The point here is not to drag Cousins. He was the most durable and most stable quarterback the Redskins have had in decades. He never got hurt, and while he turned the ball over, he could deliver downfield strikes and run the team's offense at all times. 

The point here is to say Cousins is not always the most consistent QB, and that's backed up by Redskins safety Landon Collins.

"Like I was with the Giants, you never know what kind of Kirk Cousins you're getting. Right now they're getting Pro Bowl Kirk Cousins over there," Collins said on Monday.

Collins faced Cousins plenty of times when the safety played for the Giants, and New York found plenty of success against the quarterback. In nine career games against the Giants, all as QB of the Redskins, Cousins threw 12 interceptions. 

So when Collins talks about slowing Cousins down, it's not from a hypothetical place. 

"Pressure. Pressure. When I was with the Giants, I know we put a lot of pressure on him, put a lot of guys in his face, a lot of blitzes, lot of different systematic fronts and stuff like that, disguises," the Redskins safety said. 

Cousins will come into Thursday's game against the Redskins on fire. He's thrown 10 TDs against just one INT in the Vikings last three games, all wins. In Detroit on Sunday, Cousins went for more than 300 yards passing with four touchdowns and wasn't sacked once. 

"Right now he's playing like a Pro Bowl Kirk Cousins," Collins said. "We would say at the Giants, 'You don't know what kind of Kirk Cousins you're going to get.' Right now they're getting Pro Bowl Kirk Cousins, and he's playing at a high level right now."

At 1-6 the Redskins defense doesn't scare anybody. The team has had some success upfront, however, causing pressures and getting to passers. Washington has 16 sacks on the season and the front five has gotten things going after a very slow start.  

Cousins isn't unique. Pressure causes turnovers for defenses. Players on both side of the football know that, and that's what Collins want to see in Minnesota against Cousins.

"That's the biggest game plan: try to force him into mistakes. Right now he's playing at a high level, so it's going to be hard. He's playing against a lot of good teams and he's been going against a good defense. That's probably made his skill level and his play much better."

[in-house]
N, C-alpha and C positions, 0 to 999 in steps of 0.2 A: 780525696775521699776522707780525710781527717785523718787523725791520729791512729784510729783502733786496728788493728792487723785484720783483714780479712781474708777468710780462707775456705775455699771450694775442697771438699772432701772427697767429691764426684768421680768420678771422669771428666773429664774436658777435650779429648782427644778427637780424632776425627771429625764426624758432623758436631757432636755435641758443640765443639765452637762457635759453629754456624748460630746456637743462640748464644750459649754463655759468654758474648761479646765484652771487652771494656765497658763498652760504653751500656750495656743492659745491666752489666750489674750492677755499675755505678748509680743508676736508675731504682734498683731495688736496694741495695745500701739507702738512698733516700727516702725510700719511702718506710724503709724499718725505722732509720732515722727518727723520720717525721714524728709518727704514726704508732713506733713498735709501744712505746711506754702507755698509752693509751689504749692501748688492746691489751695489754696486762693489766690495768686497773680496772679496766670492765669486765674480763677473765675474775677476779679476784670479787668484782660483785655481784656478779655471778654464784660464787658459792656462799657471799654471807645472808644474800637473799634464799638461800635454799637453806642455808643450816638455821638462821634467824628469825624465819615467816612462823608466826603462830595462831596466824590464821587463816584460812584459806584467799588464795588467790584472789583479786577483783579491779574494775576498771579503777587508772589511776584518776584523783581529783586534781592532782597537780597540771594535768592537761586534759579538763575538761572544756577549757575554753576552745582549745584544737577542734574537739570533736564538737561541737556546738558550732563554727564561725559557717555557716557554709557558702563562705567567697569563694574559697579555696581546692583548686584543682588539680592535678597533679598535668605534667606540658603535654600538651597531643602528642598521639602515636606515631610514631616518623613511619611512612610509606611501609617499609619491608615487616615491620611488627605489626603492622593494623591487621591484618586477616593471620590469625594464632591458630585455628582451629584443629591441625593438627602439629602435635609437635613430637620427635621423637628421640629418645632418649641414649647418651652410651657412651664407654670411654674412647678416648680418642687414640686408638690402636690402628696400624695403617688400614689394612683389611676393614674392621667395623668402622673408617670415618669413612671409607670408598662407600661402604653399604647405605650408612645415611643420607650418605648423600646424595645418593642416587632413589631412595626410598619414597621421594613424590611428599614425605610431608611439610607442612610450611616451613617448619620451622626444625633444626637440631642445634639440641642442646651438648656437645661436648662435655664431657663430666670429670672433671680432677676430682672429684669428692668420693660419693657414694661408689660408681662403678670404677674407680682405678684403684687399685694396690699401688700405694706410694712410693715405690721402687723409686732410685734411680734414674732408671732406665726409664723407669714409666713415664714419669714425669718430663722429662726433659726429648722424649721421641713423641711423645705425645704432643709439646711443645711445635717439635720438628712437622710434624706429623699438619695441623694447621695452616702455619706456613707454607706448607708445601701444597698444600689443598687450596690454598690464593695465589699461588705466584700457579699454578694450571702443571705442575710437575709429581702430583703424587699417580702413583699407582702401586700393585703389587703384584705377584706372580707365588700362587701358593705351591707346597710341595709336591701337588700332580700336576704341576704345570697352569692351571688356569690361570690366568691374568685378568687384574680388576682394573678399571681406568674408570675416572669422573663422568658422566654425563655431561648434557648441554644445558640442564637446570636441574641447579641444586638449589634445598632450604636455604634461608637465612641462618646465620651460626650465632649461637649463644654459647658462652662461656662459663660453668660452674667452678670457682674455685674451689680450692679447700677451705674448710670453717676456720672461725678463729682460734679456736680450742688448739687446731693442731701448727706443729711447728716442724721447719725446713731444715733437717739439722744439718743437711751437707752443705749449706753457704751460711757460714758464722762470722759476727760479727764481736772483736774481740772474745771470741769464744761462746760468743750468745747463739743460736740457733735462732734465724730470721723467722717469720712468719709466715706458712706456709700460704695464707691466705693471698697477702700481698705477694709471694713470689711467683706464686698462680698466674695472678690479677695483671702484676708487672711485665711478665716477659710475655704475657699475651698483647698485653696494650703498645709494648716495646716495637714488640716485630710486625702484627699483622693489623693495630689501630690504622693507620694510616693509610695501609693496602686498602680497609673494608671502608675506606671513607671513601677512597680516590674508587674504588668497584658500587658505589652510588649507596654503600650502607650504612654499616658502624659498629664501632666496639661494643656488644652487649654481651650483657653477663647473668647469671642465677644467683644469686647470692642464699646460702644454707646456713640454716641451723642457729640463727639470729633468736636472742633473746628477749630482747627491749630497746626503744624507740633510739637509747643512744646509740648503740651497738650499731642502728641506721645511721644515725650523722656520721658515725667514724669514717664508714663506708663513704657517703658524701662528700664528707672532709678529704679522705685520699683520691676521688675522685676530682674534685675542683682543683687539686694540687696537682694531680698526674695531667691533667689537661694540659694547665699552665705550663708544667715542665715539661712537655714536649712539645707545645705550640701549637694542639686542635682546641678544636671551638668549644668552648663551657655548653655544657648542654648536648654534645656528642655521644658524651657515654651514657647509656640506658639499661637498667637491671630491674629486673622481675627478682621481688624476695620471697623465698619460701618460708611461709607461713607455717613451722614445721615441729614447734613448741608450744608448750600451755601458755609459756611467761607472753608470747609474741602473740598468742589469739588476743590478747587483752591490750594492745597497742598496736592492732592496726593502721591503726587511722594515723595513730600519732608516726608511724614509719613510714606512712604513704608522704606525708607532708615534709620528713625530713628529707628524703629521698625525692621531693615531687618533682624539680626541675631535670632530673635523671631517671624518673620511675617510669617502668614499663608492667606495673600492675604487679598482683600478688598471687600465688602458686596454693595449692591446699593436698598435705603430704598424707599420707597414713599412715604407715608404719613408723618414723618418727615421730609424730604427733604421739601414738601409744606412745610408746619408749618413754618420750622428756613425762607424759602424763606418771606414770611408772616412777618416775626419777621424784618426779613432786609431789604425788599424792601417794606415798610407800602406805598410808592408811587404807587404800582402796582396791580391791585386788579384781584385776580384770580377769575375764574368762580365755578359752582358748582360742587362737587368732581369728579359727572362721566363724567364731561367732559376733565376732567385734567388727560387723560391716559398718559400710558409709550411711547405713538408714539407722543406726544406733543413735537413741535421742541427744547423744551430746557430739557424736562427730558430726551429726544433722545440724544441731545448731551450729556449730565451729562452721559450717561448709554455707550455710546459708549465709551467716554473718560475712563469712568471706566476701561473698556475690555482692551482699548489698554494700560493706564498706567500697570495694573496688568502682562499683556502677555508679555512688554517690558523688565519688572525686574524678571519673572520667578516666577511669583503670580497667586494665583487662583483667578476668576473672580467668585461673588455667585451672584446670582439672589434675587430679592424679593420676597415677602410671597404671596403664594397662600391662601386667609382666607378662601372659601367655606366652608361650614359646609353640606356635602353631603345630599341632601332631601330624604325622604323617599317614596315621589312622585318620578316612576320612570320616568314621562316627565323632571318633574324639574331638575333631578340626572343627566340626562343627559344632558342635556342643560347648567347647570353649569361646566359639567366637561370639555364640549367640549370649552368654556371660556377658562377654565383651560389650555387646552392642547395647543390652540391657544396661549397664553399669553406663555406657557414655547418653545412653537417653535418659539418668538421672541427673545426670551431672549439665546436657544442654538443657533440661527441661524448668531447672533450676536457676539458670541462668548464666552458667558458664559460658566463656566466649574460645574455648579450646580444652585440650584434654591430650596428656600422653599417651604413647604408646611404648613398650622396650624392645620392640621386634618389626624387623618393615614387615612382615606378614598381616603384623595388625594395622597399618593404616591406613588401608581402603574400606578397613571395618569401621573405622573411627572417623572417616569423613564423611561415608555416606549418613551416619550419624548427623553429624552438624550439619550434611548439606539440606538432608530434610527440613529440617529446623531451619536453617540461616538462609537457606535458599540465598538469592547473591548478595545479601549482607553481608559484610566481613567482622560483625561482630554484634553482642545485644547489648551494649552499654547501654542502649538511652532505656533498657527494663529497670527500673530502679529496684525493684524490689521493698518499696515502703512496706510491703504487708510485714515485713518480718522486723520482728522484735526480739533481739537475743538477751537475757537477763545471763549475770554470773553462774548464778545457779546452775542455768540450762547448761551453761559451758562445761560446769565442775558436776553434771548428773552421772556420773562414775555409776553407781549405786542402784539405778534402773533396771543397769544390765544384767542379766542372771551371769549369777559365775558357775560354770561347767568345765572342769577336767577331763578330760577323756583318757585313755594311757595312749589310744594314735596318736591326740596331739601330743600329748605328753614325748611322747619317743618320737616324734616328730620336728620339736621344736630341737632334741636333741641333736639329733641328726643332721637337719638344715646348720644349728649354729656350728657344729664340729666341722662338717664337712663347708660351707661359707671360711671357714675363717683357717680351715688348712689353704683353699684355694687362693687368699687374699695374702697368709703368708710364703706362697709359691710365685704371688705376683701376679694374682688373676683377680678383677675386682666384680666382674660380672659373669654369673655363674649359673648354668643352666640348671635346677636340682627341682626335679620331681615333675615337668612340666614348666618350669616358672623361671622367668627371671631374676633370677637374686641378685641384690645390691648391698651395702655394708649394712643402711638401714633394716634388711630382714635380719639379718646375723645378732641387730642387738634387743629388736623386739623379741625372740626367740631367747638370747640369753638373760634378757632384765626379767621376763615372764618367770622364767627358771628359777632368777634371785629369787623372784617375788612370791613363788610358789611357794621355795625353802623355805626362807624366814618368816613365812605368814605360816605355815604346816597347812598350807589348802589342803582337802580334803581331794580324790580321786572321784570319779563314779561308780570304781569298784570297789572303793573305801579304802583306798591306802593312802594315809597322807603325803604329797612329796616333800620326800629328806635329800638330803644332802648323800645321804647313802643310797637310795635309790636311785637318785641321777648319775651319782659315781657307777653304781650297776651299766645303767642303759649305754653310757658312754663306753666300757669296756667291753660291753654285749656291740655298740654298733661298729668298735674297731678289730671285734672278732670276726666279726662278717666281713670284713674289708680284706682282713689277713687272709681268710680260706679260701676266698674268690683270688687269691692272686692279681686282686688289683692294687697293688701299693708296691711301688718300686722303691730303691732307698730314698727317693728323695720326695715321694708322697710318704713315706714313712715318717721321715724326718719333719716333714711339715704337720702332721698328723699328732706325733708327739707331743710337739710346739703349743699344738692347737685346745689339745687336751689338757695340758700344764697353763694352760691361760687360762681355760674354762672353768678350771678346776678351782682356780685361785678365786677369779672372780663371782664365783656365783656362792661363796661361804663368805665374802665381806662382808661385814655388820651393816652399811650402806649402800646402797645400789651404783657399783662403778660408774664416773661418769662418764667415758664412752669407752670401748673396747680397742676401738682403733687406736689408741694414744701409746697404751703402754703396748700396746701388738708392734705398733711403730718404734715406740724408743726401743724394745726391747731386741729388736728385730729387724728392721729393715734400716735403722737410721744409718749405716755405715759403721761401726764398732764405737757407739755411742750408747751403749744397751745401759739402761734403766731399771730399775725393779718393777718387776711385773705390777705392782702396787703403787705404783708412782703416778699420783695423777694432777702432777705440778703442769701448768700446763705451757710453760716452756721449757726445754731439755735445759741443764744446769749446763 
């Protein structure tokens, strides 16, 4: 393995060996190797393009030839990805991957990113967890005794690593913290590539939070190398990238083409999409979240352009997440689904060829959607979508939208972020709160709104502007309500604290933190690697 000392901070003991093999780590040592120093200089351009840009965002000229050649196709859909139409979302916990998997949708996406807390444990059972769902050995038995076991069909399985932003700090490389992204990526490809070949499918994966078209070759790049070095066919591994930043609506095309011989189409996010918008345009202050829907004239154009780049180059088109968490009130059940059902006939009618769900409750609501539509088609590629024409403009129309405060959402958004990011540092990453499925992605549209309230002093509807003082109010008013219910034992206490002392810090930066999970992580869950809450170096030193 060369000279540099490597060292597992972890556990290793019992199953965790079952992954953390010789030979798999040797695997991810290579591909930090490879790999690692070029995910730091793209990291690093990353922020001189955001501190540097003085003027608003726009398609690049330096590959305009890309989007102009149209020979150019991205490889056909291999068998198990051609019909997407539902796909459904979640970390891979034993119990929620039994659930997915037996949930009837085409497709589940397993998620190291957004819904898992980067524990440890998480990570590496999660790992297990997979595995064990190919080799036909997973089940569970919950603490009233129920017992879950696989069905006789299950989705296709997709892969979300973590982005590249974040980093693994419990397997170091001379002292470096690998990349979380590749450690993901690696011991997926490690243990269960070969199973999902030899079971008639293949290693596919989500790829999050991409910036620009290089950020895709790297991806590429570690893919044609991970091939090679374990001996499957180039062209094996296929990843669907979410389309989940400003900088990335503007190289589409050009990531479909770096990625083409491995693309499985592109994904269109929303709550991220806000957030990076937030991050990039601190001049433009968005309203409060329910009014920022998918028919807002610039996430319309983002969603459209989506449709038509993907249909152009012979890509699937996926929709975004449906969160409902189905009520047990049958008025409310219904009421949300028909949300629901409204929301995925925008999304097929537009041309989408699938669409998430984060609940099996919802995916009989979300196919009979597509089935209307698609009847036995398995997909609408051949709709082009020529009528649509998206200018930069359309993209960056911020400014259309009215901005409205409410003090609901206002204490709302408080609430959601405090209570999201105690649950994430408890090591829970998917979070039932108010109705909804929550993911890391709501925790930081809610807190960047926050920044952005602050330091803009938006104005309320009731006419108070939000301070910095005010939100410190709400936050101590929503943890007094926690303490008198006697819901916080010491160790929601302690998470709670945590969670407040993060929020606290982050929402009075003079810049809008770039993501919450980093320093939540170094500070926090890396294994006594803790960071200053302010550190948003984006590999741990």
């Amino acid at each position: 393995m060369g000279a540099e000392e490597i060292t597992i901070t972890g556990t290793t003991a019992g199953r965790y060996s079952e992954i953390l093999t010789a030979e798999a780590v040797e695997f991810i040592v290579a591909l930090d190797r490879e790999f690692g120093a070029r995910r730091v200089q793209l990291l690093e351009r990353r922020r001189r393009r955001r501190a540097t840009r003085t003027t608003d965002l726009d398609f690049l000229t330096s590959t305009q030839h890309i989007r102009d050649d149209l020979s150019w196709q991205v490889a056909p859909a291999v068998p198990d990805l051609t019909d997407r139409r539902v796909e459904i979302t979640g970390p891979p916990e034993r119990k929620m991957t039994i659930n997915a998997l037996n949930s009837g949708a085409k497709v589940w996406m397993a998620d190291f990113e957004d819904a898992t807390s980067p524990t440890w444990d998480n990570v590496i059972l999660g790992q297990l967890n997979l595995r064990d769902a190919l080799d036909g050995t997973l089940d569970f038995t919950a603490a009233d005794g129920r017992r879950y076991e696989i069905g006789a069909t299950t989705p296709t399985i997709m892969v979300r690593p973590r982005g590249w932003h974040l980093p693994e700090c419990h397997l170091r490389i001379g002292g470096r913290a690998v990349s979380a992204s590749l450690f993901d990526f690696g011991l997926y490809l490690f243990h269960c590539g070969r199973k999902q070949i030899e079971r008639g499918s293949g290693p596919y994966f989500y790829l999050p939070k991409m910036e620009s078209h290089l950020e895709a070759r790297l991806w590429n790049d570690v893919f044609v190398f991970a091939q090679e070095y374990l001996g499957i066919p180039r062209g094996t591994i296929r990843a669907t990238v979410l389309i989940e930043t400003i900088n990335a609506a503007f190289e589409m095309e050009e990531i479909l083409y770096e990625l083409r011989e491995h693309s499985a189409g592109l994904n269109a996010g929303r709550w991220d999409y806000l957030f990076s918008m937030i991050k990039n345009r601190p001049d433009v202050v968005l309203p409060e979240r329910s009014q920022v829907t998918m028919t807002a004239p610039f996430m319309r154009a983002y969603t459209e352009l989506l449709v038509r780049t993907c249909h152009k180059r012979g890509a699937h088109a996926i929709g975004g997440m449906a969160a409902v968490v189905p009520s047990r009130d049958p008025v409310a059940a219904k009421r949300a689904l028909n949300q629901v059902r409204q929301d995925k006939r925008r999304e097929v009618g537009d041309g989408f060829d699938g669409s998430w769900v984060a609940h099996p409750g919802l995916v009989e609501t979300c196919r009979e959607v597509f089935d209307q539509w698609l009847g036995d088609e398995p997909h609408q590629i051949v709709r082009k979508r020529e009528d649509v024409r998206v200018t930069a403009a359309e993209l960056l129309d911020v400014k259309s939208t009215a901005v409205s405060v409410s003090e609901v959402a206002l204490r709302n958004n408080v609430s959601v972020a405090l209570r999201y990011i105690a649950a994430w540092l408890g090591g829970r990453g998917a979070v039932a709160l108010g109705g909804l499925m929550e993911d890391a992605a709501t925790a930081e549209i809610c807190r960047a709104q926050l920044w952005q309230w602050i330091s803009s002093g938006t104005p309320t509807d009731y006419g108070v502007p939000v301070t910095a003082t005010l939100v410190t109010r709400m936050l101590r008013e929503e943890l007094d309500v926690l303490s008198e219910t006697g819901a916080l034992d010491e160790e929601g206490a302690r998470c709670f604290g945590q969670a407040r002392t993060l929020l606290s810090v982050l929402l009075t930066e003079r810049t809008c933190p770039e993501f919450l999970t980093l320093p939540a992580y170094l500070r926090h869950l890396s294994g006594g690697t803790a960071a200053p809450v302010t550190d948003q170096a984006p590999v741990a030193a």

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Chris Thompson says confidence is a major factor in decision on whether or not to start Dwayne Haskins

Chris Thompson says confidence is a major factor in decision on whether or not to start Dwayne Haskins

After yet another Redskins' loss, the questions of when is Dwayne Haskins getting the starting spot? grow louder and louder.

Many question the rookie's readiness. Surely, putting Haskins in a game with a volatile offensive line would be detrimental to his confidence. For deciding when to put Haskins out there, should the possibility of shattering a young quarterback's confidence play a major role? Running back Chris Thompson says yes.

“Confidence is definitely everything. It’s everything," Thompson said on The Sports Junkies Monday. "For quarterbacks and young quarterbacks at that, young players period.”

Thompson said critics on social media and analysis on sports networks such as ESPN are inescapable and can have a larger influence on younger players.

“We can’t seem to stay away from it [social media] and on top of playing bad, which already messes you up,” Thompson said.

In the meantime, Thompson said the coaches are working with Haskins on preparing him for the future.

‘I think the coaches are really just trying to groom him and get him ready for the future and not really try to push him too much now," Thompson said.